Laura Hanssens in De Witte Raaf, nr. 138, march - april 2009, pgs. 2-3, Brussels
Annie Gentils runs the gallery ‘Galerie Annie Gentils’ in Peter Benoitstraat in Antwerp. Daughter of Vic Gentils, she was introduced to the art world at a very young age. The active role of her father as a founding member of the artists’ group G58 in the Hessenhuis and the inspiring atmosphere of the 1960s provided a rich soil for her artistic vision.After her Art History and Archaeology of the Ancient Middle East studies in Ghent, she made a determined choice for contemporary art. At then end of 1978, she was appointed as culture official at de Warande in Turnhout.
One of her first exhibitions was a group exhibition with Filip Francis, Luc Deleu, and Wout Vercammen. Using existing, but also newly created work, specifically for de Warande, these artists questioned the absolute character of the concepts of time and space. They stressed, sometimes humorously, the changeability and relativity of everyday reality. Apart from two constructions in Lego and a Voorstel tot afschaffing van de wet van 1939 (Proposal for the abolition of the 1939 law), Deleu also exhibited his Kapot museum voor kapotte kunst (Broken museum for broken art) – numbered concrete fragments of a water collection building in Turnhout dating from 1904, which had been torn down during the preparation of the exhibition.
Filip Francis exhibited, among others, the works Ontbreken van punaises (Lack of thumbnails) and Tumbling Woodblocks. Wout Vercammen, in turn, created a spatial sculpture with one kilometre of wire and unfolded enormous tarpaulins both in the exhibition space and on the lawn outside.
Even though the artists were no beginners, the three-week exhibition caused quite some controversy in the Catholic and conservative community of Turnhout. In spite of many positive reactions – the newspaper De Morgen wrote: ‘Applause for a Cultural Centre that allows itself to be put into perspective’ – the exhibition did not sit well with the local government.
At the time, Annie Gentils was called to account and there was even a vote on her possible dismissal, ending in a tie.
In 1980, Gentils organised exhibitions for de Warande such as Kunst tegen werkloosheid (Art against unemployment) by Daniël Dewaele, Landschapsinterpretaties (Interpretations of a landscape) in cooperation with the Tilburg Cultural Centre, and a double exhibition of the Japanese artist Keiji Uematsu together with the ICC. After preparations for the exhibition of Guillaume Bijl, which would take place at de Warande in the spring of 1980, Annie Gentils made the change-over to the ICC.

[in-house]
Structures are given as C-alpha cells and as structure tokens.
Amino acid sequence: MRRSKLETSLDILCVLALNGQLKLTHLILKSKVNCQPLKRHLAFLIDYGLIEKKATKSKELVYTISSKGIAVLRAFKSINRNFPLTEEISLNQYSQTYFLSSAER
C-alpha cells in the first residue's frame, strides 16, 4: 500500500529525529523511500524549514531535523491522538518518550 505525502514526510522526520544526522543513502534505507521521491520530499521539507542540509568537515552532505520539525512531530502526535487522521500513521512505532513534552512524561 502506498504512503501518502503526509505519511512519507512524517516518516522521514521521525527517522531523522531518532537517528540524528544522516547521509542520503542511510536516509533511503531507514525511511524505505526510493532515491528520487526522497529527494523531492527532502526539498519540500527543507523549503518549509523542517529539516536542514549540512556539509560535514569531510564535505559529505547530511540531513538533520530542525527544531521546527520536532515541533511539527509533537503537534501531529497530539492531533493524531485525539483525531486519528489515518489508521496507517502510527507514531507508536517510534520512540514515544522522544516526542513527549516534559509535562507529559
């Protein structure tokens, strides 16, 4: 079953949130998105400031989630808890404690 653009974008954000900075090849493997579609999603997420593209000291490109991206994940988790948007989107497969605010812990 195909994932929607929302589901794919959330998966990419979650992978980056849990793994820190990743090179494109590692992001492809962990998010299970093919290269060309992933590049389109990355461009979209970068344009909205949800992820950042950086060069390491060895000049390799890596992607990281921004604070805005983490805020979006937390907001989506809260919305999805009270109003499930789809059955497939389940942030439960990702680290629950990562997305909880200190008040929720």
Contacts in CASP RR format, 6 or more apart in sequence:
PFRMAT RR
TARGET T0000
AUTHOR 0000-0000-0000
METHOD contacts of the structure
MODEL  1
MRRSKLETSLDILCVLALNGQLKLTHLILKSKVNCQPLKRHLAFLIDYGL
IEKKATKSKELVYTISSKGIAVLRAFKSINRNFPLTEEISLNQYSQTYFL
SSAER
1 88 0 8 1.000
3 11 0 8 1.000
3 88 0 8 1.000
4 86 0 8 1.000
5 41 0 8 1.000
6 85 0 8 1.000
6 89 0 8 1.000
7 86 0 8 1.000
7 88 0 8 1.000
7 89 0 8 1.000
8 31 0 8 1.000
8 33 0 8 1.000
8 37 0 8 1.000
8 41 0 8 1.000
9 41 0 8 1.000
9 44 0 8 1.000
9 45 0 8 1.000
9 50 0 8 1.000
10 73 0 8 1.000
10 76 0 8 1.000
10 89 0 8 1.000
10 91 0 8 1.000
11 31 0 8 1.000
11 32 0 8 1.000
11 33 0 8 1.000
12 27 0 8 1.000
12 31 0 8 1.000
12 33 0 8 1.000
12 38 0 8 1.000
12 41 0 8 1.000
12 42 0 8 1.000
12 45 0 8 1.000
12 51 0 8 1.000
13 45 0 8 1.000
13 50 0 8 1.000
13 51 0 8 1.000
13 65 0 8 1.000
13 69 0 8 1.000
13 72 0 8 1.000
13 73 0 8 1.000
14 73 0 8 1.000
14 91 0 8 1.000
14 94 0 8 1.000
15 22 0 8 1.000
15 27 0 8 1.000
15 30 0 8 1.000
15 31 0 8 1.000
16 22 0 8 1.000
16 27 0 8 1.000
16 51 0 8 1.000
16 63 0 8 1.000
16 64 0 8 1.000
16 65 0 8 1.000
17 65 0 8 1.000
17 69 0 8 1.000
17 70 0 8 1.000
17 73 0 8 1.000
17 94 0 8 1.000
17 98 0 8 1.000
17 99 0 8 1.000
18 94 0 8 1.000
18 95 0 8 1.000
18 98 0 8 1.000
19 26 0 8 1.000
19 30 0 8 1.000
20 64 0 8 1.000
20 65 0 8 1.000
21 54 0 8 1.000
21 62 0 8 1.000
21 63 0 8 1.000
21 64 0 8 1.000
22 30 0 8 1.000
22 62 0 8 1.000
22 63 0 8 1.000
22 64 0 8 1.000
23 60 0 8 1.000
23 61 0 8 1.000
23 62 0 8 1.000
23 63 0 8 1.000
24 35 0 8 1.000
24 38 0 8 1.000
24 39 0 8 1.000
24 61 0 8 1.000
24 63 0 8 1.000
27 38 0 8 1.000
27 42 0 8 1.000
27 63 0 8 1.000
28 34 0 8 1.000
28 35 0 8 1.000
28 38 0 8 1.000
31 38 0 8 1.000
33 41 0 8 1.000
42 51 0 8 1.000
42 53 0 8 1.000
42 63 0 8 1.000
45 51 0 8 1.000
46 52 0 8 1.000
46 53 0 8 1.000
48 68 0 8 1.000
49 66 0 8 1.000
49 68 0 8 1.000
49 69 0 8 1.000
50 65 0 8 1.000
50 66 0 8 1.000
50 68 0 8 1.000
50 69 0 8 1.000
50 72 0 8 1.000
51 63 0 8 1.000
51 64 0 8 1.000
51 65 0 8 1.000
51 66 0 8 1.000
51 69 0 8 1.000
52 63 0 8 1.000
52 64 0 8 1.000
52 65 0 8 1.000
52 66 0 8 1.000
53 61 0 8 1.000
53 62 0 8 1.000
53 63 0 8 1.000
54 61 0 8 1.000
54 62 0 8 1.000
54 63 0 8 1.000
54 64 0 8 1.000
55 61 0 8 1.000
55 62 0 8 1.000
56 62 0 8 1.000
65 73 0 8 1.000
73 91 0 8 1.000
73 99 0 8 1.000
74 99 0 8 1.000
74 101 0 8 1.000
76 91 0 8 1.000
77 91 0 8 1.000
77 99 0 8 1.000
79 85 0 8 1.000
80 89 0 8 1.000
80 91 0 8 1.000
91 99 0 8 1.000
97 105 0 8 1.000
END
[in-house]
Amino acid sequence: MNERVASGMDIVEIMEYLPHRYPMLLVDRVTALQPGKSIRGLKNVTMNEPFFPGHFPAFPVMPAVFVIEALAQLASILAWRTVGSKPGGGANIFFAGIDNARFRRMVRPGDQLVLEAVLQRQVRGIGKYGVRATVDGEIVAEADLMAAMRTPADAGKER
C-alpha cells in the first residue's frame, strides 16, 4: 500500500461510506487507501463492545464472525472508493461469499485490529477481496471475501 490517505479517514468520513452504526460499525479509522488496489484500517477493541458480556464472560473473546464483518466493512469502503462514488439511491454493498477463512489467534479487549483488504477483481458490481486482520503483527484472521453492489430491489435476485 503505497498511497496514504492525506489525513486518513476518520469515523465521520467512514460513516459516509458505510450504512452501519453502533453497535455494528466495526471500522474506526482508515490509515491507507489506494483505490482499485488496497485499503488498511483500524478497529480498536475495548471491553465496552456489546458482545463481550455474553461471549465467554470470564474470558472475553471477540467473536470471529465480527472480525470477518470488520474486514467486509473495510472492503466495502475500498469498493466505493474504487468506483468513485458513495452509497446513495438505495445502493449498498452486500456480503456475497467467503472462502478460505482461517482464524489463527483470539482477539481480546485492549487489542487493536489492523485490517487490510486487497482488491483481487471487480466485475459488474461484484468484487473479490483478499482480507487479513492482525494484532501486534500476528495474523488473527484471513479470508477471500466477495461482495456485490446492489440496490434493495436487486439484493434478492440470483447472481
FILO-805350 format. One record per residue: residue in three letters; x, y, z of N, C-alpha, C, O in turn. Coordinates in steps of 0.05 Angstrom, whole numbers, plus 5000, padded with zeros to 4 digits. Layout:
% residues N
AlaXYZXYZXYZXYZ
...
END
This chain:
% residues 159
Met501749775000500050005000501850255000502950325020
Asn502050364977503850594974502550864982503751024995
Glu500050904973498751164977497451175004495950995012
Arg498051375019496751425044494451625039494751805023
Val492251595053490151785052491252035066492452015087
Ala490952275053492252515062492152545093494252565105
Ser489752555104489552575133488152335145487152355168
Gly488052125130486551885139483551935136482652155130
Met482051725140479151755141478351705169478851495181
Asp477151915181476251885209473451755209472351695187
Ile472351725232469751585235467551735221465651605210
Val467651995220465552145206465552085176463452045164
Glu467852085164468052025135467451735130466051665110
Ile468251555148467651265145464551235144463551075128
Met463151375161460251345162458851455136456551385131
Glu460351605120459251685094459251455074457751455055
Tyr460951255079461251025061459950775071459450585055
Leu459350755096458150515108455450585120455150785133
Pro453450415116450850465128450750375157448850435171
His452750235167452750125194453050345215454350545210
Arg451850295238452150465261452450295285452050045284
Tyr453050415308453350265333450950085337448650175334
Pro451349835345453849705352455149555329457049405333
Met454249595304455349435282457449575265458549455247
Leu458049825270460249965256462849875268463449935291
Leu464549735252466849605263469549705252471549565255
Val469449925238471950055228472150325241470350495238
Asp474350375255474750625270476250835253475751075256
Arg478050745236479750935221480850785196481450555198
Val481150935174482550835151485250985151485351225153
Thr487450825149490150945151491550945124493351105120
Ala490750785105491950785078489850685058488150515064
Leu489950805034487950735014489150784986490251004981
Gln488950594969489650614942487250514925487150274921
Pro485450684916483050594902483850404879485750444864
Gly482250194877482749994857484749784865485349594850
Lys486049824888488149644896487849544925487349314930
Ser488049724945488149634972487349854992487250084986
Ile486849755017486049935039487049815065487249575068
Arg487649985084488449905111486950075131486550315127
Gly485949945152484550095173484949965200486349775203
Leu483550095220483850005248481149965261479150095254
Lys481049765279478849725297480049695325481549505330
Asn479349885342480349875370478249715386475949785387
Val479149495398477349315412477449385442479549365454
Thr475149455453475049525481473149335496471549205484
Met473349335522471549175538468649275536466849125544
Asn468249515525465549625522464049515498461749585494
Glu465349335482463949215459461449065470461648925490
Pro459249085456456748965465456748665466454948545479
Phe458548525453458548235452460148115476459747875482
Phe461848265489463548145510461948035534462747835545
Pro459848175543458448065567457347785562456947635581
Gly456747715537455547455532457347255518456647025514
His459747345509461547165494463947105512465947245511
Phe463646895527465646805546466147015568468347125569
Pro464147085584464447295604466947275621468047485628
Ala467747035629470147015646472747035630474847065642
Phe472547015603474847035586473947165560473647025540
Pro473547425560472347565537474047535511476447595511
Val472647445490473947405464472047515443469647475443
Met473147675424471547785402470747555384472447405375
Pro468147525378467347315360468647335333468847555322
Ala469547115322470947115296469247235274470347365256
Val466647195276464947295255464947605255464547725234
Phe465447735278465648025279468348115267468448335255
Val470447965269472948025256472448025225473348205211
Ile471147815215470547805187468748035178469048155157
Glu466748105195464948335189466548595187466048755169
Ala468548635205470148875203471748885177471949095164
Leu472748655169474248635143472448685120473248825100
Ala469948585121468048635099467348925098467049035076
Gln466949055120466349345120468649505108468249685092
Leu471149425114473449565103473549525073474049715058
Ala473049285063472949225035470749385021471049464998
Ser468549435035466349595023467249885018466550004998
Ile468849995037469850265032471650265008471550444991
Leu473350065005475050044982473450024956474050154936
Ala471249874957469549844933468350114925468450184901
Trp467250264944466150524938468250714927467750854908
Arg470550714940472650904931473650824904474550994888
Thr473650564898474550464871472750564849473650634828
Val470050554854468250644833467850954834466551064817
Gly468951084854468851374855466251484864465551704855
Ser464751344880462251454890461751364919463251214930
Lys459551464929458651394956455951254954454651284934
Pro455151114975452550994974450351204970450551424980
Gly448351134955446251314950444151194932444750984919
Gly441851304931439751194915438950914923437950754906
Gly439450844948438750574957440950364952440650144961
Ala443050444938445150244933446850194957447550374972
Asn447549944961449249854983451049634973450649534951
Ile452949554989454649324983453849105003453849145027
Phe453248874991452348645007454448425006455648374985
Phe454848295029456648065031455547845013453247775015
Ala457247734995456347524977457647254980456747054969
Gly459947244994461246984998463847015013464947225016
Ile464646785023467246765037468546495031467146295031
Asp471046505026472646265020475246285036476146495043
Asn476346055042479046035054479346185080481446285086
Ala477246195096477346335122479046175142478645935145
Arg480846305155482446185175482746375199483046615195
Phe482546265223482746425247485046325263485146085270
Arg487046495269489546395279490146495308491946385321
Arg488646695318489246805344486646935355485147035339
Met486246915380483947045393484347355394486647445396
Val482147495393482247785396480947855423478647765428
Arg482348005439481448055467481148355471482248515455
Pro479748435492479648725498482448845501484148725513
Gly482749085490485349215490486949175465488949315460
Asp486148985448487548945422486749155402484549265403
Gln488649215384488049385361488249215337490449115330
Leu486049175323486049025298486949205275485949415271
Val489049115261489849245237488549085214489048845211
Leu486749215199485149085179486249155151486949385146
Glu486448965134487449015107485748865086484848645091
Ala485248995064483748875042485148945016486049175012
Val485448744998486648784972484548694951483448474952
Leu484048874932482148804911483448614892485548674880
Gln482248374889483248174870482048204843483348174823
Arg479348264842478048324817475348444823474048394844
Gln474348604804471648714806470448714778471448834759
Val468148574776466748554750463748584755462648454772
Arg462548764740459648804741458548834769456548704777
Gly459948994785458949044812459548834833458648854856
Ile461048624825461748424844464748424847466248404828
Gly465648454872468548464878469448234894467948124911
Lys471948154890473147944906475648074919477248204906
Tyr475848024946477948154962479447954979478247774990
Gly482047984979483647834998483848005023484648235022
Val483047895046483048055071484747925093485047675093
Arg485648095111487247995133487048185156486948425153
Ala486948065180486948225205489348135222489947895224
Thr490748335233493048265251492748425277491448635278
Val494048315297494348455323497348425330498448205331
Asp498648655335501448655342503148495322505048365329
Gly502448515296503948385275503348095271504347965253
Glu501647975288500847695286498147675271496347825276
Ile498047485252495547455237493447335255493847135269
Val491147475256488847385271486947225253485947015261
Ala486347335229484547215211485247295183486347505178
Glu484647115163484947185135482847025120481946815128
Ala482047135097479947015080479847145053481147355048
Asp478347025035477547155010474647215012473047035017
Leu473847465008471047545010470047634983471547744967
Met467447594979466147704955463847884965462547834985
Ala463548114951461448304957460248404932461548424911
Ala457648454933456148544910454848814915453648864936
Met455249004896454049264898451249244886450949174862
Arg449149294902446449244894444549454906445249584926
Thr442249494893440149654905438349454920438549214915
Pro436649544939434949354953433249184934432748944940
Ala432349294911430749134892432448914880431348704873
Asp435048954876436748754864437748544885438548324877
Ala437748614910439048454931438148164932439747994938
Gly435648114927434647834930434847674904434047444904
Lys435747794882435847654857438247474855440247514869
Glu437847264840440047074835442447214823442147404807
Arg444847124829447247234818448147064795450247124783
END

The first exhibition that Gentils worked on at the ICC, was the group exhibition 1980 – Jonge Belgische Kunst (1980 – Young Belgian Art); it was a sequel to the exhibition Aspecten van de Actuele Kunst in België (Aspects of Contemporary Art in Belgium), organised by the ICC in 1974, showing the work of 21 young Belgian artists. Like its predecessor, 1980 aimed to give an overview of the new generation of Belgian artists, such as Guillaume Bijl, Johan Dehollander, Jan Vercruysse, Ria Pacquée and Philippe Van Snick. Afterwards, Gentils was co-organiser of exhibitions such as Hole-ography by Dominique Stroobant and Terrence Dinnan, Equilibrium by South-African Michael Gitlin, The Museum of Museums by Johan van Geluwe, Isomopolis by George Smits and the exhibition Naar en in het landschap in de Belgische kunst van het begin van de 19de eeuw tot heden (Towards and in the landscape of Belgian art from the beginning of the 19th century until now). Although Annie Gentils was given more freedom at the ICC than at de Warande, and there were greater financial possibilities, she nursed ambitious plans for the future. Together with Florent Bex, Gentils left the ICC in 1981.
In the meantime, she had become more and more aware of the desperate need for support and exhibition space for young Belgian artists; neither museums nor galleries were concerned with this problem. In 1981, persuaded by her father and her good friend Anne-Mie Van Kerckhoven, she opened the exhibition space Montevideo near the Antwerp harbour with her then friend Stan Peers. The administration was located in their house in Albertstraat.
Montevideo, at the Kattendijkdok, was a harbour warehouse built in 1895 for the South America line, empty since the 1950s. The 2000 sq.m. (21,500 sq.ft) warehouse, built in steel with large wooden walls and a cobblestone floor was rented by Gentils and Peers from the city of Antwerp for a mere 2000 BEF a year (roughly equivalent to €50).
The objective of Montevideo (a non-profit organisation) was to create a meeting point for the national and international avant-garde; a dynamic centre where artists could exhibit ‘without the need to go through all kinds of selection criteria’. Gentils and Peers did not intend to react against museums or galleries; it was their intention to ‘create a pool for institutions to draw from’. Apart from exhibitions, they wanted to organise performances, fashion shows, concerts, dance, theatre and film.
On 6 June 1981, the starting shot was given by the sound-and-vision installation Beam Space by Luc Steels. A few months later, in the winter of 1981, the impressive exhibition Schaal en Perspectief (Scale and Perspective) by Luc Deleu took place; a lying crane engaged in spatial dialogue with the specific architectural character of the Montevideo space. As an invitation for the exhibition, Peers and Gentils sprayed red graffiti cranes on facades in Antwerp.
In 1982, Montevideo organised a dozen activities, among them Lightning Strikes, a musical evening with the experimental record label Les Disques Du Crépuscule, and the showing of the film Subway Riders of the New York film maker Amos Poe. Theatre group AKT performed Ziektekiemen (Germs), the successful second production of Ivo van Hove, while Minus Delta t presented their Bangkok Europa ‘1982’ project. Ria Pacquée and Claude Yande held performances.